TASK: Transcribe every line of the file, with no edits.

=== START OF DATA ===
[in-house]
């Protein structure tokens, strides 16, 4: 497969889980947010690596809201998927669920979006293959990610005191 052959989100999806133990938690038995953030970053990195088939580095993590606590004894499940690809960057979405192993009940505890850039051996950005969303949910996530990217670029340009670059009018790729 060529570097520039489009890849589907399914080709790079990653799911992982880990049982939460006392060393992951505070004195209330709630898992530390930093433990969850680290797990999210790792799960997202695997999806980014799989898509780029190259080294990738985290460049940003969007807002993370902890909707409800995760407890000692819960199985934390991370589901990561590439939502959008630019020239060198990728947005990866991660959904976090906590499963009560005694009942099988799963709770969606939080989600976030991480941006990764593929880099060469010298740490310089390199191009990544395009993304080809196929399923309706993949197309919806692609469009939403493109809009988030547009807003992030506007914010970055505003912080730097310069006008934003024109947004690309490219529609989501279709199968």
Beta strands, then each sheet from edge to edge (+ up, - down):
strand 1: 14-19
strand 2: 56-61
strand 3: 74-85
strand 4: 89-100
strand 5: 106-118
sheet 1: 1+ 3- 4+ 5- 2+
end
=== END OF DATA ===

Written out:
[in-house]
């Protein structure tokens, strides 16, 4: 497969889980947010690596809201998927669920979006293959990610005191 052959989100999806133990938690038995953030970053990195088939580095993590606590004894499940690809960057979405192993009940505890850039051996950005969303949910996530990217670029340009670059009018790729 060529570097520039489009890849589907399914080709790079990653799911992982880990049982939460006392060393992951505070004195209330709630898992530390930093433990969850680290797990999210790792799960997202695997999806980014799989898509780029190259080294990738985290460049940003969007807002993370902890909707409800995760407890000692819960199985934390991370589901990561590439939502959008630019020239060198990728947005990866991660959904976090906590499963009560005694009942099988799963709770969606939080989600976030991480941006990764593929880099060469010298740490310089390199191009990544395009993304080809196929399923309706993949197309919806692609469009939403493109809009988030547009807003992030506007914010970055505003912080730097310069006008934003024109947004690309490219529609989501279709199968």
Beta strands, then each sheet from edge to edge (+ up, - down):
strand 1: 14-19
strand 2: 56-61
strand 3: 74-85
strand 4: 89-100
strand 5: 106-118
sheet 1: 1+ 3- 4+ 5- 2+
end